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All Contents © 2016The Kiplinger Washington Editors
In light of increasing tensions in global hot spots, U.S. military R&D is gaining more urgency. The U.S. will spend nearly $80 billion this year to create new weapons, armor and related gear, up 5% from last year. Even higher spending is planned for 2017.
The next array of weapons to outgun the old and explore new discoveries in science and security are coming from defense contractors, university labs and small tech start-ups with big aims. They serve not so much to amaze war tech geeks but to protect and defend...and win.
Some work in the air, some on the ground or water, and others in space. They reflect the innovation, curiosity and commitment of the world’s best engineers and scientists. Here’s a glimpse of work under way at companies and labs partnering with the Defense Advanced Research Projects Agency, the science and weapons development arm of the Defense Department.
By Richard Sammon, Senior Associate Editor
| Originally Published February 2016
Packed with tiny sensors, a .50-caliber bullet under development can change course rapidly in midair, potentially giving even a mediocre shooter sniperlike accuracy, with the ability to hit moving targets with ease.
Plus, while the cost of these advanced rounds is still unknown, they are sure to be cheaper than the rocket-propelled missiles whose role they could sometimes fill. DARPA, which is working on the EXACTO project with military contractor Teledyne Technologies and ammunition maker Orbital ATK, is keeping mum on exactly how the bullet changes its flight path. A competing effort from the Department of Energy’s Sandia Labs uses a laser to indicate the target while small fins on the bullet (also .50-caliber) steer it in flight.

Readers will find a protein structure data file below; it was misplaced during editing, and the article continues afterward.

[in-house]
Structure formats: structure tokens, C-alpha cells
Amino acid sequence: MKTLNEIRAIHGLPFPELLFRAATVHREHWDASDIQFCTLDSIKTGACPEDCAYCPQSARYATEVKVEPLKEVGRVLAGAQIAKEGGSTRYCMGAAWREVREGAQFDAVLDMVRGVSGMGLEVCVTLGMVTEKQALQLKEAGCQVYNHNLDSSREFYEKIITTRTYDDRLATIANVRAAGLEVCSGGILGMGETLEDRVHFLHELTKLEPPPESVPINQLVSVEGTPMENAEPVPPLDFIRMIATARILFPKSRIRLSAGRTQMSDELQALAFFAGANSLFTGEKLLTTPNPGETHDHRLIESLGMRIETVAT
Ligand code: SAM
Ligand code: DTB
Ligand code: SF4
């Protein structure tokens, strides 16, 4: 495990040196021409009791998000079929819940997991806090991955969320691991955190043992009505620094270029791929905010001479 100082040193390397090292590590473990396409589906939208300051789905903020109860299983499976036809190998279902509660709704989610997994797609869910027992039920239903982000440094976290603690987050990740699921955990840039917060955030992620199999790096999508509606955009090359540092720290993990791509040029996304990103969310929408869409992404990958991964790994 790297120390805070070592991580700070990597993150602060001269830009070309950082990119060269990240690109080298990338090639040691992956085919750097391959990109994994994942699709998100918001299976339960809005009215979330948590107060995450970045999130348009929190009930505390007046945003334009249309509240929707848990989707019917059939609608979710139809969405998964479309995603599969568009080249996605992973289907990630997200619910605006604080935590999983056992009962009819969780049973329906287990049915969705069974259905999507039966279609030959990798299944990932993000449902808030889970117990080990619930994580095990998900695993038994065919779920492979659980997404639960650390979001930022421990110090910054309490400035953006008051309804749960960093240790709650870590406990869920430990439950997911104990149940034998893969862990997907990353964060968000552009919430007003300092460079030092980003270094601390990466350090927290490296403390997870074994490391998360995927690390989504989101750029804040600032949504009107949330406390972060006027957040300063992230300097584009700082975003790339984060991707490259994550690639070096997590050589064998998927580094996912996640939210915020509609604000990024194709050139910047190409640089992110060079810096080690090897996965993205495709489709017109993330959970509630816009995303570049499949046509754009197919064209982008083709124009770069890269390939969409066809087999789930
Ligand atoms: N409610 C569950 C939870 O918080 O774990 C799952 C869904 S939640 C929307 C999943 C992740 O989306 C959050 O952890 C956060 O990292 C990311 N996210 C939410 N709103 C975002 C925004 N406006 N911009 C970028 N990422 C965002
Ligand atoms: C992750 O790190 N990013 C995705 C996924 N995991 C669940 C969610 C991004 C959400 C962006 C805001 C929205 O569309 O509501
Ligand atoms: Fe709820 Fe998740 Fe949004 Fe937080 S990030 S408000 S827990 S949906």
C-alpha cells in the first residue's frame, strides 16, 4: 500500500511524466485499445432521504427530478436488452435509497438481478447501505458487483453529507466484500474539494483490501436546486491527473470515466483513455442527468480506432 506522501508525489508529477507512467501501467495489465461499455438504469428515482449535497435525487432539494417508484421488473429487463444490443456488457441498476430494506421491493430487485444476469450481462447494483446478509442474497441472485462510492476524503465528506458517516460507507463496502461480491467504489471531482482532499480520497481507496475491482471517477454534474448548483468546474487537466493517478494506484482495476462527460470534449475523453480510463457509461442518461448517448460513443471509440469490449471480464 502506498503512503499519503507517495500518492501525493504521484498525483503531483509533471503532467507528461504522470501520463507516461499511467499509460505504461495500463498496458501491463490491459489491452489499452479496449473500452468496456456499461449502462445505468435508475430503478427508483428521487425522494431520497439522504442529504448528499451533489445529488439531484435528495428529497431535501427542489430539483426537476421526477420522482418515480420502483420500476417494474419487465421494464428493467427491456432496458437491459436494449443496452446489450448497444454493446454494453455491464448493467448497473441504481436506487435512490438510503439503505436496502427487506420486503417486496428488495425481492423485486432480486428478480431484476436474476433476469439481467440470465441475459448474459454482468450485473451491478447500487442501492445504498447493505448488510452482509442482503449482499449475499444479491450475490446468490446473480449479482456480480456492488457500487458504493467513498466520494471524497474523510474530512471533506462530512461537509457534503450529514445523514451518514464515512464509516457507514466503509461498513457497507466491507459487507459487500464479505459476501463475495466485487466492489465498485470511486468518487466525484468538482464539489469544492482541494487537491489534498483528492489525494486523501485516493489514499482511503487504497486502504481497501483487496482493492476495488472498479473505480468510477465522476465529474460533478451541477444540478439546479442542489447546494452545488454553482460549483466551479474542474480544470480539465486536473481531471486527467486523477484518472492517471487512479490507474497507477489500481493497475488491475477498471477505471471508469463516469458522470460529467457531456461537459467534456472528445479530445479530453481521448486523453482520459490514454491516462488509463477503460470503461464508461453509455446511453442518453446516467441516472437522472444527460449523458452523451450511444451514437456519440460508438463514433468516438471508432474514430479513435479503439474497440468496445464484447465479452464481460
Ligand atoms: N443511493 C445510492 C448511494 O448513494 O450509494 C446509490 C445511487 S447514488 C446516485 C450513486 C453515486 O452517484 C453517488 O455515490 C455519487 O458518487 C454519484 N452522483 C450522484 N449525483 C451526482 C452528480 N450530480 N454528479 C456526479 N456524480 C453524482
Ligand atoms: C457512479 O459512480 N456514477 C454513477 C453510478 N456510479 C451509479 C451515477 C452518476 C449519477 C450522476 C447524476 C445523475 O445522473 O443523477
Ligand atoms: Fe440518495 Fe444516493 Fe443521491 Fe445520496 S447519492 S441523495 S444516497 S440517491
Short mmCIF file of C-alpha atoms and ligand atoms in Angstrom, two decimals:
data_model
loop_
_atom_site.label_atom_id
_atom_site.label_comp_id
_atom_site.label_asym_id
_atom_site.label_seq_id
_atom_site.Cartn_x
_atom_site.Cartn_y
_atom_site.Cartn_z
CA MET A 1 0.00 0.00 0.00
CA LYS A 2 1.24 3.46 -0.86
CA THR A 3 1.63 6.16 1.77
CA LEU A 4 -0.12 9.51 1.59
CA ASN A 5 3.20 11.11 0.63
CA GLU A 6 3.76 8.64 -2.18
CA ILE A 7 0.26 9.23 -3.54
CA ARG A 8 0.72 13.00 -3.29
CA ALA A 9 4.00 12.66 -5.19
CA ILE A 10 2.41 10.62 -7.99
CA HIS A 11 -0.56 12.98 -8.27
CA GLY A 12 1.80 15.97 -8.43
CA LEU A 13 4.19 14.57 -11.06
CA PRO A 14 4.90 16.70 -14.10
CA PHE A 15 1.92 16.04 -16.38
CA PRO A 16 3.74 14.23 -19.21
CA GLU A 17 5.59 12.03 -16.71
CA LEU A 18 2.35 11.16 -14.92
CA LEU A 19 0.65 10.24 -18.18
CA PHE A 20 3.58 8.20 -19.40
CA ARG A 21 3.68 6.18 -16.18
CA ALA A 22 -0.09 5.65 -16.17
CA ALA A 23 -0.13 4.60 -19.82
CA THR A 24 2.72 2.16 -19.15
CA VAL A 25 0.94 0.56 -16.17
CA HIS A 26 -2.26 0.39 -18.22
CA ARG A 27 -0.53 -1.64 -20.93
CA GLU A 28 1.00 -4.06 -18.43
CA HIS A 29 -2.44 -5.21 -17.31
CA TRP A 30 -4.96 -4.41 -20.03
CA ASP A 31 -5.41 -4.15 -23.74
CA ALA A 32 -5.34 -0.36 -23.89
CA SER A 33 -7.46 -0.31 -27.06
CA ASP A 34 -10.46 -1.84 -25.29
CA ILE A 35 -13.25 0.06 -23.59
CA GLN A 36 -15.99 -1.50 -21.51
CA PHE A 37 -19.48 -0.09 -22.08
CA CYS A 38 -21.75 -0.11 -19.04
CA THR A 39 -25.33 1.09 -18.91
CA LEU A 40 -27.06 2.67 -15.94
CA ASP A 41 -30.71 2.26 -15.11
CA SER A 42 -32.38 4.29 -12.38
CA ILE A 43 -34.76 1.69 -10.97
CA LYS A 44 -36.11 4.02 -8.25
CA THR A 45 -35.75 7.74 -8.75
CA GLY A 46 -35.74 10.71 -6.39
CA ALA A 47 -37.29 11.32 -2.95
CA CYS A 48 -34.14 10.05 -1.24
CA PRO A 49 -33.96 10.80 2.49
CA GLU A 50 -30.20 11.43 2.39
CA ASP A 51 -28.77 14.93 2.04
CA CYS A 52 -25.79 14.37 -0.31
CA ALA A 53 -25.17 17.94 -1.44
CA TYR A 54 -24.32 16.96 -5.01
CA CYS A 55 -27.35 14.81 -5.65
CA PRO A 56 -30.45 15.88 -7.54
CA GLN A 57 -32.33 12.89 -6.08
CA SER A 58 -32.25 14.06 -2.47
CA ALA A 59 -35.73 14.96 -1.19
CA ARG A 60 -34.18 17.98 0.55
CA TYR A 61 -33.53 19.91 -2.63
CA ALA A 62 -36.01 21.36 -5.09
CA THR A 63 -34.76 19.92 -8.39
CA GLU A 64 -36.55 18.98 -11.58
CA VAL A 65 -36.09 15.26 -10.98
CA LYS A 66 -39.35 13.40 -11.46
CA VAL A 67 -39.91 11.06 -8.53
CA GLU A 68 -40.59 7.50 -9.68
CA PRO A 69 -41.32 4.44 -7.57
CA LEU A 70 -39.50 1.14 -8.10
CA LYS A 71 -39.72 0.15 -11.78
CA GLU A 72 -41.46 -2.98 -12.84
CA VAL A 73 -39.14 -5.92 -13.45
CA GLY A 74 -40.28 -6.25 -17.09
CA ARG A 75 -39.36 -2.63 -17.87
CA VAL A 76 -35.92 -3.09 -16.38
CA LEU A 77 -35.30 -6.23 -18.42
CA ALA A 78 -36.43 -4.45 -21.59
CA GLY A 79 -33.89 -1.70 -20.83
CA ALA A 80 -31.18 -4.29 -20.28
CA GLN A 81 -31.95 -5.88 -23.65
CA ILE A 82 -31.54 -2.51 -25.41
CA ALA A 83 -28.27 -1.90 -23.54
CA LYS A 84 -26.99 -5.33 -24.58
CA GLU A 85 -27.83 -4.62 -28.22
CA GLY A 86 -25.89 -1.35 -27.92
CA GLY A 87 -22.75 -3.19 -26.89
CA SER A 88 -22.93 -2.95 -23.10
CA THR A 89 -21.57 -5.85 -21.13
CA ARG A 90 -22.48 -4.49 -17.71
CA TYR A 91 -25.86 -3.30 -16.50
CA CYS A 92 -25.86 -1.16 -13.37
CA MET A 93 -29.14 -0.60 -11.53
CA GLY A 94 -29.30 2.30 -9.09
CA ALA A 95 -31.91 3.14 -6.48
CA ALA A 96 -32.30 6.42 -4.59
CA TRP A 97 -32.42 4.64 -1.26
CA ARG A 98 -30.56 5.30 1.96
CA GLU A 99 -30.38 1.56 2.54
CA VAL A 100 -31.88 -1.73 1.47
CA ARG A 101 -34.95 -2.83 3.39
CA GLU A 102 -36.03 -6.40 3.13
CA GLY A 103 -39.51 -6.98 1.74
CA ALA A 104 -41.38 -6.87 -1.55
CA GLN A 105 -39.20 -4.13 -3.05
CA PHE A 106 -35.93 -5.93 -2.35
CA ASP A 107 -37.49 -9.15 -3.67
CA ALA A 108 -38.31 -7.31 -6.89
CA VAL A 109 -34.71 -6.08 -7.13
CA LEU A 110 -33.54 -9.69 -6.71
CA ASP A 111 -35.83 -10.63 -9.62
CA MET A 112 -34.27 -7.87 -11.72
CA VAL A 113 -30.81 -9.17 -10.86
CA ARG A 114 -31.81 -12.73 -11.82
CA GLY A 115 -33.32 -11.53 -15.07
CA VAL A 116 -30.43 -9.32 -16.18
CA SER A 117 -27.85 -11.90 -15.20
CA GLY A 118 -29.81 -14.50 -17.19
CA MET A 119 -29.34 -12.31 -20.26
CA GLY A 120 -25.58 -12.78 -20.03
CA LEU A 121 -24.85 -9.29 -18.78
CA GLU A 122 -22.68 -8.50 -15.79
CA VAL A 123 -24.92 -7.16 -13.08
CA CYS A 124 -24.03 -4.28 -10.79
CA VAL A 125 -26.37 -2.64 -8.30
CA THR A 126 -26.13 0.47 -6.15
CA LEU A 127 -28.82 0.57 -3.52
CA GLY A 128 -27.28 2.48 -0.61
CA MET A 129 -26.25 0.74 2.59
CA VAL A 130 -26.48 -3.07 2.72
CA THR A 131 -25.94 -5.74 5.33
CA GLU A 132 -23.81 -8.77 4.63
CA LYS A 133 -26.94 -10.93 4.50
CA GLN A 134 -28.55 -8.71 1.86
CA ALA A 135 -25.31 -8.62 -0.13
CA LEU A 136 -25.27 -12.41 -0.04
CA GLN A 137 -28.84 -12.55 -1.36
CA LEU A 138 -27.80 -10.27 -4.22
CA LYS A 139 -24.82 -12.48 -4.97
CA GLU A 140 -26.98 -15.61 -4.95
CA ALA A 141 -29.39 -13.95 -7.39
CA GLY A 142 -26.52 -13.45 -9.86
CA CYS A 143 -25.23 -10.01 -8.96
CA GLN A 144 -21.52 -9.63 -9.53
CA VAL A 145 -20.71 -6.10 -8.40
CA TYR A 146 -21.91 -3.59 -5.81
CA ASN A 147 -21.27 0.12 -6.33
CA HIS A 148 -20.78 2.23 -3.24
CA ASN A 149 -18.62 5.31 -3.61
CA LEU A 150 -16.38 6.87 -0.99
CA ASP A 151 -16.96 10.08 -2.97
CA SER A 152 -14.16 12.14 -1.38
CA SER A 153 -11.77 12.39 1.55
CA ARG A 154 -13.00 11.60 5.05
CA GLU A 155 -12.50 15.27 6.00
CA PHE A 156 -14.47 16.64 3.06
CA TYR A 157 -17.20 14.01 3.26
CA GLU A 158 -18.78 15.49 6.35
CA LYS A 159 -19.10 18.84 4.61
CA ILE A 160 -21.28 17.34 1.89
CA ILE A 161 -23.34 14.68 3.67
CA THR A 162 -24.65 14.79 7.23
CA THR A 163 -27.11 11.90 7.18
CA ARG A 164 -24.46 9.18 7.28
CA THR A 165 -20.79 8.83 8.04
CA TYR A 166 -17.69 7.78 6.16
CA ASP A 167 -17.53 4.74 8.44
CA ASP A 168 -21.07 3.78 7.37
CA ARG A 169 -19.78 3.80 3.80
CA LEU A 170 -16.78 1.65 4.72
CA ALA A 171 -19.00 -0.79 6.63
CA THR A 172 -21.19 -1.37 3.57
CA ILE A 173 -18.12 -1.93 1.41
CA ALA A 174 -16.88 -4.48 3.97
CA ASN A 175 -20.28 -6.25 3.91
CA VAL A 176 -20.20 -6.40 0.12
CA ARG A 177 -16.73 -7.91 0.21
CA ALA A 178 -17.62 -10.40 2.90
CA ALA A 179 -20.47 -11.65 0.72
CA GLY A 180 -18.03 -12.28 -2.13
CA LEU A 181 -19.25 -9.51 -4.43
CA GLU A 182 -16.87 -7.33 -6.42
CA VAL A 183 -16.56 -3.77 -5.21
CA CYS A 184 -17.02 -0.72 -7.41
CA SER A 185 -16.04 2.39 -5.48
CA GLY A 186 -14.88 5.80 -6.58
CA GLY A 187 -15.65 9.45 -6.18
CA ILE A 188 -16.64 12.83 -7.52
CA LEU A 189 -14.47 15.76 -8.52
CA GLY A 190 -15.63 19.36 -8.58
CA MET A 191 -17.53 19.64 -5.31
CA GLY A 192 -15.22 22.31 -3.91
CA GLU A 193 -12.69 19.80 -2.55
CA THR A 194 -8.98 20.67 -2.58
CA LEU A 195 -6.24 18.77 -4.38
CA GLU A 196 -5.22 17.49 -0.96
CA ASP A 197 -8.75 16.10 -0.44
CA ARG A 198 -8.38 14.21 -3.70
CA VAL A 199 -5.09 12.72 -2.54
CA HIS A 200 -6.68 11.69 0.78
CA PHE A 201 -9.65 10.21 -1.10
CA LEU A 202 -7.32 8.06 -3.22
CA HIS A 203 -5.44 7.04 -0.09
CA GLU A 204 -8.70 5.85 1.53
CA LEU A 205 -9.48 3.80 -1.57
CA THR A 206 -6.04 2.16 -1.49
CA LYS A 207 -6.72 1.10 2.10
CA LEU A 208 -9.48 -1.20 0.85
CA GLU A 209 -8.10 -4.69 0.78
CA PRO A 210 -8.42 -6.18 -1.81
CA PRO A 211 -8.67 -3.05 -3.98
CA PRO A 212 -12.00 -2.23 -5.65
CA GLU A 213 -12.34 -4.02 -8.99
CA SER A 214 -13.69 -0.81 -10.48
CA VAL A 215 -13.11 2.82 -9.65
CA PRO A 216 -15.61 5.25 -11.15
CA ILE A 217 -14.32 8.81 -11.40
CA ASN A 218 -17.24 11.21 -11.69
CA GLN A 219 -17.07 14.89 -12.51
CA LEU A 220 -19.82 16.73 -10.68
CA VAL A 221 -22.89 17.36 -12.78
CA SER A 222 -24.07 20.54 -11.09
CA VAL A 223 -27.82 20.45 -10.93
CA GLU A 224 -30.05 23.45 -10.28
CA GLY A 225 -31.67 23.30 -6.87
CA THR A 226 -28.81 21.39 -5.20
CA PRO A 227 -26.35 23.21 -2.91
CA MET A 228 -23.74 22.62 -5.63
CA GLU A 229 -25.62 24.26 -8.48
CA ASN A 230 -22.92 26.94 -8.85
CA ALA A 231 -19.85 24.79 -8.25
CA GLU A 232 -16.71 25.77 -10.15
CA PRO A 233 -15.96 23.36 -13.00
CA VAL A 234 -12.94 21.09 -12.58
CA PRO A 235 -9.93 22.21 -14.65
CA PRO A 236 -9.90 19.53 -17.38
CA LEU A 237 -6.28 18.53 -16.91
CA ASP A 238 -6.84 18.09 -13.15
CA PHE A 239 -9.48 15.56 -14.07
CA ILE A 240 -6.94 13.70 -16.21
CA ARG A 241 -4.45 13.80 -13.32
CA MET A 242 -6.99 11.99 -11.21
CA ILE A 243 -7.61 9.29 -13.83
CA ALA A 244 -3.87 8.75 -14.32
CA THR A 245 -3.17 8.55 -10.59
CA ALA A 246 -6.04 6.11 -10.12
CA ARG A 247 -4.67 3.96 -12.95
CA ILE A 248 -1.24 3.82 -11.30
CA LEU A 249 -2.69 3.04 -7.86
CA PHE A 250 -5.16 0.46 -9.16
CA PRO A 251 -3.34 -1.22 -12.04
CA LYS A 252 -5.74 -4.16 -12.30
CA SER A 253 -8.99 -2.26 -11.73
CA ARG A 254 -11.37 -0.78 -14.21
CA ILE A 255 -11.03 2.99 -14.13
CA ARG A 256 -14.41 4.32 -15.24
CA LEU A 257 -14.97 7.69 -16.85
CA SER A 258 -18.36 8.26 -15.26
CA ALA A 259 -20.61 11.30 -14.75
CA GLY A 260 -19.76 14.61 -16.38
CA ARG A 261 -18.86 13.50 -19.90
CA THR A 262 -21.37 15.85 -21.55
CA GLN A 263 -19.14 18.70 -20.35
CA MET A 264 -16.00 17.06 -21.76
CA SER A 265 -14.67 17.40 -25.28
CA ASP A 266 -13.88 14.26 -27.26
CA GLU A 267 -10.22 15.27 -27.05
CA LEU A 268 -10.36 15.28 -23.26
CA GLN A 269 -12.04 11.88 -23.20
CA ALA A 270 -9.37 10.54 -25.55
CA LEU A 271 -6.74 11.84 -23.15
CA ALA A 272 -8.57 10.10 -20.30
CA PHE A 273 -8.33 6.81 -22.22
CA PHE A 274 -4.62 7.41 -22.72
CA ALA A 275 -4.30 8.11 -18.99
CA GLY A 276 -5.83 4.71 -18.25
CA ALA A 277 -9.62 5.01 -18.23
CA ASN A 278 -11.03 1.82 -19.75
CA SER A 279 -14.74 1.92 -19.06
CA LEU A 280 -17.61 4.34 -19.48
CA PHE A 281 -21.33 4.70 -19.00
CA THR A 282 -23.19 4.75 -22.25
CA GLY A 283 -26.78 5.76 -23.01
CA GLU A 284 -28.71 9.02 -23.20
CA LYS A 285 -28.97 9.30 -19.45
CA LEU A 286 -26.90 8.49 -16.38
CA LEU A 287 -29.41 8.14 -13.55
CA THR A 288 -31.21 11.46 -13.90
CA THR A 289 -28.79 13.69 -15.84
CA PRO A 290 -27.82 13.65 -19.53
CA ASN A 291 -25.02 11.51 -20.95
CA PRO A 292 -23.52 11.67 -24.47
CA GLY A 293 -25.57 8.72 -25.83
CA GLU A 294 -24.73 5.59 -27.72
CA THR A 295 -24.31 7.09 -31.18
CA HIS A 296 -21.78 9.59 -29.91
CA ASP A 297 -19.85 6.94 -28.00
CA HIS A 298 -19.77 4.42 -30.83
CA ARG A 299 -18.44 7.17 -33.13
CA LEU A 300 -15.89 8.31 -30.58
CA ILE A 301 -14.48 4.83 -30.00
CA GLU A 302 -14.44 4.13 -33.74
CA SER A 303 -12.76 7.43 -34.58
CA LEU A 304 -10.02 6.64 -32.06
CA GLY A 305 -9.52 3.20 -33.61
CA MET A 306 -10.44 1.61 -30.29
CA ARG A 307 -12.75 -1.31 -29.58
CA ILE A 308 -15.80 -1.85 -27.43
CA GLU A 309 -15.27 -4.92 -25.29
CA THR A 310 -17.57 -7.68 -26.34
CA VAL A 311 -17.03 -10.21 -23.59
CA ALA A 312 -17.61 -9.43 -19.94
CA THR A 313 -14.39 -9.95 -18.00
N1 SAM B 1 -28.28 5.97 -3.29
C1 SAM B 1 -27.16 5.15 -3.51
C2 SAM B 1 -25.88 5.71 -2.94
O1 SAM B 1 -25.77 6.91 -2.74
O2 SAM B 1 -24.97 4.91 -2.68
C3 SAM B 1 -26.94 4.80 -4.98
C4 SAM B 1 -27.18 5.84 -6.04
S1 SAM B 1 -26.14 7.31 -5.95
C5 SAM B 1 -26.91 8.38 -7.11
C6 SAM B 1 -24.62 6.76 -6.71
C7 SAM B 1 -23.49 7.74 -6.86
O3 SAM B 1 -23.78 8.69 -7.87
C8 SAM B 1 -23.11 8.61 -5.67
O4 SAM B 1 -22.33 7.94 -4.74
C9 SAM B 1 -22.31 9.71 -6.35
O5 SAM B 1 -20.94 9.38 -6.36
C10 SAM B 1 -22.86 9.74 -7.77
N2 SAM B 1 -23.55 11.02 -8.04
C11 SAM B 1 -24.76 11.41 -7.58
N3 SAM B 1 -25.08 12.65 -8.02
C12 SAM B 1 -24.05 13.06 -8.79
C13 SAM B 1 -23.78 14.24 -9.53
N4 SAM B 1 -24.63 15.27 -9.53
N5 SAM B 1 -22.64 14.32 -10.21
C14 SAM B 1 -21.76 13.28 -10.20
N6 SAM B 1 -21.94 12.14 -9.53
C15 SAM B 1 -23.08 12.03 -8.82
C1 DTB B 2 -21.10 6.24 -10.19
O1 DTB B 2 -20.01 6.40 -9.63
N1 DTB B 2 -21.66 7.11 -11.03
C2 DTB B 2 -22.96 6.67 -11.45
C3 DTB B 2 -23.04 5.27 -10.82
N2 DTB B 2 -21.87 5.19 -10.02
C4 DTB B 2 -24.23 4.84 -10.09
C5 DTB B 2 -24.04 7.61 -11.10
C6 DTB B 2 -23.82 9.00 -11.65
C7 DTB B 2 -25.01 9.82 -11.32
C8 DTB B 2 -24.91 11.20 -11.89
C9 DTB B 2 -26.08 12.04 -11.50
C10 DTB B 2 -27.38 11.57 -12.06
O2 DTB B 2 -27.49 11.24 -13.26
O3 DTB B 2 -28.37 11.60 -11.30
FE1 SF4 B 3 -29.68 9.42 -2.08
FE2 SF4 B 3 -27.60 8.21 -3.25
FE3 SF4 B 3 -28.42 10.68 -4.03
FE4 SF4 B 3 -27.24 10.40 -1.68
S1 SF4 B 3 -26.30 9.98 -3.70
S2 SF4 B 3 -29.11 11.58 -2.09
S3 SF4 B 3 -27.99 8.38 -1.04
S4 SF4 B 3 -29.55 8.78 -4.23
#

Both programs are still in testing.
More and more countries are deploying ultraquiet submarines that can lurk undetected close to shore. That prospect worries defense officials, who are looking to one of DARPA’s larger projects, the Anti-Submarine Warfare Continuous Trail Unmanned Vessel (ACTUV), also known as Sea Hunter.
Think of it as a water-based drone that can hunt submarines for months at a time without anyone having to change watches, at least aboard the vessel. Equipped with sonar, radar and other synthetic vision systems, the ACTUV will be able to move through narrow channels and shipping traffic autonomously.
Raytheon is delivering the ACTUV’s sonar; Leidos, the boat itself. A prototype is undergoing sea trials.
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The iconic science-fiction weapon is closer than ever to reality. The Navy’s testing of its Laser Weapon System aboard the USS Ponce in the Persian Gulf went swimmingly, and the Navy expects to deploy even larger laser weapons aboard ships to protect them from threats such as small attack boats and drones.
Meanwhile, on land, Boeing and the Army are working on a truck-mounted laser that can zap incoming threats such as mortar shells or drones. This program has the catchy name HEL MD, for High-Energy Laser Mobile Demonstrator. Competitor Lockheed Martin is also looking for a piece of the Defense Department’s ray gun business with its ATHENA system.
One of the many benefits of lasers is that they can fire repeatedly for minimal cost—just the diesel to power the truck-mounted generator that provides the bursts of energy the laser concentrates downrange.
Smaller Navy ships such as destroyers and frigates long for the eyes in the sky that carrier groups have with their fleets of planes and helicopters—and drones.